Regis installs Naloxone to help protect against opioid overdoses

Regis University is installing a naloxone nasal spray, commonly known by the brand name Narcan, at AED stations around its campuses this month to help prevent opioid overdose deaths.

While there have been no reported overdoses on Regis campuses, overdose deaths in the Denver area have increased more than 300 percent in the last few years. Most of these cases involved fentanyl, a highly potent synthetic opioid used for anesthesia but also used recreationally, sometimes mixed with heroin, cocaine, benzodiazepines or methamphetamine to increase the potency of those illegal drugs.

Naloxone is an easy-to-use, safe medication that temporarily reverses the potentially fatal effects of an opioid overdose. It can save someone who has overdosed on opioids or other drugs that have been laced with fentanyl. Anyone who uses illegal drugs or has friends or family members who do are encouraged to carry naloxone with them.

The naloxone spray will be available at 23 automated external defibrillator (AED) stations and at the Health and Counseling Center (formerly Student Health Services) in the Coors Center on the Northwest Denver campus, and two at its Thornton campus, which houses counseling and family therapy programs and a public clinic.

An AED is a medical device designed to analyze the heart rhythm and deliver an electric shock to victims of ventricular fibrillation to restore the heart rhythm to normal. A campus AED was used to help save a man who collapsed on the Northwest Denver campus last fall during a road race.

Instructions on how to use the naloxone spray are posted by each station. Training sessions will be offered on campus soon for those who want to learn how to recognize an overdose, administer naloxone and also carry it with them.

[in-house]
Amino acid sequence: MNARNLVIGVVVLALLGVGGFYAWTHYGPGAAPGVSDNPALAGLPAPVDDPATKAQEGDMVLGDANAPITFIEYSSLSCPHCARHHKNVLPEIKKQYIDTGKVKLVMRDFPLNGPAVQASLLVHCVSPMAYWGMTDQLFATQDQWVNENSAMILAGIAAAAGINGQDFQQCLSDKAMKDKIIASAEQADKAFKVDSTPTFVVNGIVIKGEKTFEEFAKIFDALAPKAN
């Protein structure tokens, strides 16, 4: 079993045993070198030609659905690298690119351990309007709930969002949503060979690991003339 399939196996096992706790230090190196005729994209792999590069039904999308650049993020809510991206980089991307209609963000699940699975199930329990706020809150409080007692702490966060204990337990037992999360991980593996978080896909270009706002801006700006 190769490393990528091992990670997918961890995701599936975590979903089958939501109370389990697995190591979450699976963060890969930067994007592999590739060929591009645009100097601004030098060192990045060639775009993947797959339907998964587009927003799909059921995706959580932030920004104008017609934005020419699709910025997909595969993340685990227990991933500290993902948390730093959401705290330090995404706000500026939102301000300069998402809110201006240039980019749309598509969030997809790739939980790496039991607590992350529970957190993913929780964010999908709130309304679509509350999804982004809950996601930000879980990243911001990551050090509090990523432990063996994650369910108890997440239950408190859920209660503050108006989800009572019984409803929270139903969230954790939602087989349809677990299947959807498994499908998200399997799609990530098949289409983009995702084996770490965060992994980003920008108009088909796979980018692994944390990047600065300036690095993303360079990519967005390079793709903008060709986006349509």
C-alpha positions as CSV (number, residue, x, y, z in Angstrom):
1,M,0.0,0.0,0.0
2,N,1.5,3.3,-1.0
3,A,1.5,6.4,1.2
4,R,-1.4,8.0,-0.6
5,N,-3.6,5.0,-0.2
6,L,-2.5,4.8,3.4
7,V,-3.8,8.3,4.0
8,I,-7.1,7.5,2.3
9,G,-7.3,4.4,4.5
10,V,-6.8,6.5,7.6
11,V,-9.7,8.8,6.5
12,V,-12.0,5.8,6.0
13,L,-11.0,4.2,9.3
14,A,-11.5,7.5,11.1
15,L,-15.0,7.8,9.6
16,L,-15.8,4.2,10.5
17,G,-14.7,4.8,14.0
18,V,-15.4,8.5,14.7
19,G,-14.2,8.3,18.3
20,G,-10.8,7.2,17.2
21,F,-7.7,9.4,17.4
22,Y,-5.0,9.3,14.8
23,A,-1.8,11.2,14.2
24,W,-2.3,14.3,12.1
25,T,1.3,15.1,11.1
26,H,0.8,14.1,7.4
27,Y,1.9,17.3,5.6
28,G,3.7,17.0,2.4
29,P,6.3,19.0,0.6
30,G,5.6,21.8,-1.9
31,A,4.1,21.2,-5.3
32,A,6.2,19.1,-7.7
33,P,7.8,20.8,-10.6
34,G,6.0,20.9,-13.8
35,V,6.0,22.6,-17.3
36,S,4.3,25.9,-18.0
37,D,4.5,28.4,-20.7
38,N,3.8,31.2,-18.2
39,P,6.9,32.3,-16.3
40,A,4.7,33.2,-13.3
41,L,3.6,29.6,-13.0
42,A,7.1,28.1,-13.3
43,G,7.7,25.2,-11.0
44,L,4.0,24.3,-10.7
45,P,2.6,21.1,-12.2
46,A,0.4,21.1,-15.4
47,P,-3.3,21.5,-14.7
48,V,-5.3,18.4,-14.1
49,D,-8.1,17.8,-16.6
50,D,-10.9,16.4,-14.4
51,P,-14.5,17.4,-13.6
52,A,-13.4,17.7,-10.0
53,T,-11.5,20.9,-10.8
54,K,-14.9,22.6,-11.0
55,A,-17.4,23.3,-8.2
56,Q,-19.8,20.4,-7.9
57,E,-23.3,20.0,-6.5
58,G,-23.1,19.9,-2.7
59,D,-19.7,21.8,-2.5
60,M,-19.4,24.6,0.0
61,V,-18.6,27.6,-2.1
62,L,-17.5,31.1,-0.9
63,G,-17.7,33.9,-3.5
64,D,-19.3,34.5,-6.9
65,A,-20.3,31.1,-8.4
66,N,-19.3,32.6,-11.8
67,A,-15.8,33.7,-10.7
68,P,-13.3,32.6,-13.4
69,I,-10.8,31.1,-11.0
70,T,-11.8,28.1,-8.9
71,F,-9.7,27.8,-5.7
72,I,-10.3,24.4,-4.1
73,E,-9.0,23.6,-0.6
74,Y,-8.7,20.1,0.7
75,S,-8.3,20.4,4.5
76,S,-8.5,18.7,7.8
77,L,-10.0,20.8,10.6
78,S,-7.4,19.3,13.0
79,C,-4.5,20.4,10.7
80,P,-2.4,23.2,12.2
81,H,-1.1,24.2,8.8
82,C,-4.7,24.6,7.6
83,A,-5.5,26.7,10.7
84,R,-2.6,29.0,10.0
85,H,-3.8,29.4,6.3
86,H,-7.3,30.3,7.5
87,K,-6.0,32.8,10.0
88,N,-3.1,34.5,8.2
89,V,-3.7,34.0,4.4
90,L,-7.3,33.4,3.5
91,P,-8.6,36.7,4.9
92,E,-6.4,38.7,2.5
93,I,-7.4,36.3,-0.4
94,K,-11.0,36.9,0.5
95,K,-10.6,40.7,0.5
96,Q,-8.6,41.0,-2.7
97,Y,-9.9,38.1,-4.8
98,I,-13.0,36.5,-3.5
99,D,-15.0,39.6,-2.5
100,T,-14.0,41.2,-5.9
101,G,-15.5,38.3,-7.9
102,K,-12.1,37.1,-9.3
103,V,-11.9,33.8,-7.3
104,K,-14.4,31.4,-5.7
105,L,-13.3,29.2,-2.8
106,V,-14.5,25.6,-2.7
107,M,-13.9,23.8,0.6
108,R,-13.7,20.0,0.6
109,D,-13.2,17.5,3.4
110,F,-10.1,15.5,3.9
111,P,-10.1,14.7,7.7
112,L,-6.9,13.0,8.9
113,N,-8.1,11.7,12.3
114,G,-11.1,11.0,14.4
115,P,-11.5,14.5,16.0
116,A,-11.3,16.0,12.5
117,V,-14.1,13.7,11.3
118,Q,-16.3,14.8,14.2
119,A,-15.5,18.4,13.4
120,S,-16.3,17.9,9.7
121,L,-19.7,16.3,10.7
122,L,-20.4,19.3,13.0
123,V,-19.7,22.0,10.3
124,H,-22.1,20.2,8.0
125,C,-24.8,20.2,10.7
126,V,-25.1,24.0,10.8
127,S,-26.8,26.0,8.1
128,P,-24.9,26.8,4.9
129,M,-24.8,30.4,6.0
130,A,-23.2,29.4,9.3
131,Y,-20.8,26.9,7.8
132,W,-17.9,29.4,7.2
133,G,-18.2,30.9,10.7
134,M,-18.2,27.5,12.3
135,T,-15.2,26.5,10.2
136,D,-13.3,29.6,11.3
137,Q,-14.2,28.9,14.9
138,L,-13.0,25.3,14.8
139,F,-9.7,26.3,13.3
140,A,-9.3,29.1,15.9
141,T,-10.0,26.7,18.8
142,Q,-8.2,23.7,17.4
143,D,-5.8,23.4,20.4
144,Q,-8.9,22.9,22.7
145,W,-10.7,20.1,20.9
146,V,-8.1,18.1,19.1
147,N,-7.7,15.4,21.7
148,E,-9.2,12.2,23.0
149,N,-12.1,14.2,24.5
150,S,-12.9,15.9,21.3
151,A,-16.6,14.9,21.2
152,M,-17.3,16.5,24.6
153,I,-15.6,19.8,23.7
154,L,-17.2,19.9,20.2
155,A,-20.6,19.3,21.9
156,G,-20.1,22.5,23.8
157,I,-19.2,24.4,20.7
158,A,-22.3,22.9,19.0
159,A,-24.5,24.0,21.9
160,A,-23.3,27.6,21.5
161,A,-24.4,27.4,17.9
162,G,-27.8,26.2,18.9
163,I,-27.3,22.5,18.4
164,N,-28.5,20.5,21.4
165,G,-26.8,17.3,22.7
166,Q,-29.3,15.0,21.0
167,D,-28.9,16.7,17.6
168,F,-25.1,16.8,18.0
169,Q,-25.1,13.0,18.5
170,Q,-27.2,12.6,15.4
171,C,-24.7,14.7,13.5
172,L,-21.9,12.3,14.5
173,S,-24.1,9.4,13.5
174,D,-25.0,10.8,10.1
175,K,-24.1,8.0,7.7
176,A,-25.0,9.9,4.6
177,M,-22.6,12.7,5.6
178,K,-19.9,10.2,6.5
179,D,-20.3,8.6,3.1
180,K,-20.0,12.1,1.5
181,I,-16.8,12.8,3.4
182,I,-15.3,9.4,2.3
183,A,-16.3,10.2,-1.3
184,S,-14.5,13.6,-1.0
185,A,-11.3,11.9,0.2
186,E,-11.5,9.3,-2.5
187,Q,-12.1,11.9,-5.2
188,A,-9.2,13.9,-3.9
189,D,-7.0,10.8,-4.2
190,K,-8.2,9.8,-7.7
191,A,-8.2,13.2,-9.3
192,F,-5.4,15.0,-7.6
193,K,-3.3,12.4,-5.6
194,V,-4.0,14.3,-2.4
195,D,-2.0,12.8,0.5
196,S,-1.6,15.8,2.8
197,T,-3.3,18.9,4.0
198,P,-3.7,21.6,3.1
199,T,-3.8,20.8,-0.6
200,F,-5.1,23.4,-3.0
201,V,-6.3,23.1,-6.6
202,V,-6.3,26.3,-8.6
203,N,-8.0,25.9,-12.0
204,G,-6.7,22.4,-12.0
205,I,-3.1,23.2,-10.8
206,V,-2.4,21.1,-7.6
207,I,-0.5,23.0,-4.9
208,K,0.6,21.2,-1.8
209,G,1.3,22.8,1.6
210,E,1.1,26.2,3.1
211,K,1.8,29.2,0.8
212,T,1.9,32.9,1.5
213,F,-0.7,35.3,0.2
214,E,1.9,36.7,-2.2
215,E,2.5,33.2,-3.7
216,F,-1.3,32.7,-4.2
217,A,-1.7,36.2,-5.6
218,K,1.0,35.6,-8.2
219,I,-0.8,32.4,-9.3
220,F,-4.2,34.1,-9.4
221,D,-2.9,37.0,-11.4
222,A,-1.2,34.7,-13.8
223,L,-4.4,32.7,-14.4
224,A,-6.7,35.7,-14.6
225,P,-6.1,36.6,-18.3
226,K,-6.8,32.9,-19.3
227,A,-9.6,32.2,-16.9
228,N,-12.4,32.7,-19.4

Under Colorado law, a person cannot be held civilly or criminally liable for a good faith administration of Narcan to someone believed to be undergoing an opioid-related overdose. State law also provides limited criminal immunity for certain amounts of controlled substance possession and the possession of drug paraphernalia for a person who aids someone experiencing an overdose from a controlled substance. Regis will not take any disciplinary action for students who seek assistance and cooperate with emergency personnel in the case of suspected overdose or intoxication.

University policy prohibits the actual or attempted unauthorized possession, use, distribution, sale or manufacture of any controlled substance on its campuses. Regis is committed to preventing the unlawful use of illegal and/or controlled substances, including marijuana, by students, faculty and staff, and to encourage and require lawful and responsible behavior regarding the consumption of alcoholic beverages.

Questions about the naloxone installations may be directed to

View a map of the stations equipped with AEDs and naloxone.

About Regis University

Established in 1877, Regis University is a premier, globally engaged institution of higher learning in the Jesuit tradition that prepares leaders to live productive lives of faith, meaning and service. Regis University, one of 27 Jesuit universities in the nation, has three campus locations in the Denver metro area and extensive online program offerings with more than 6,000 enrolled students. For more information, visit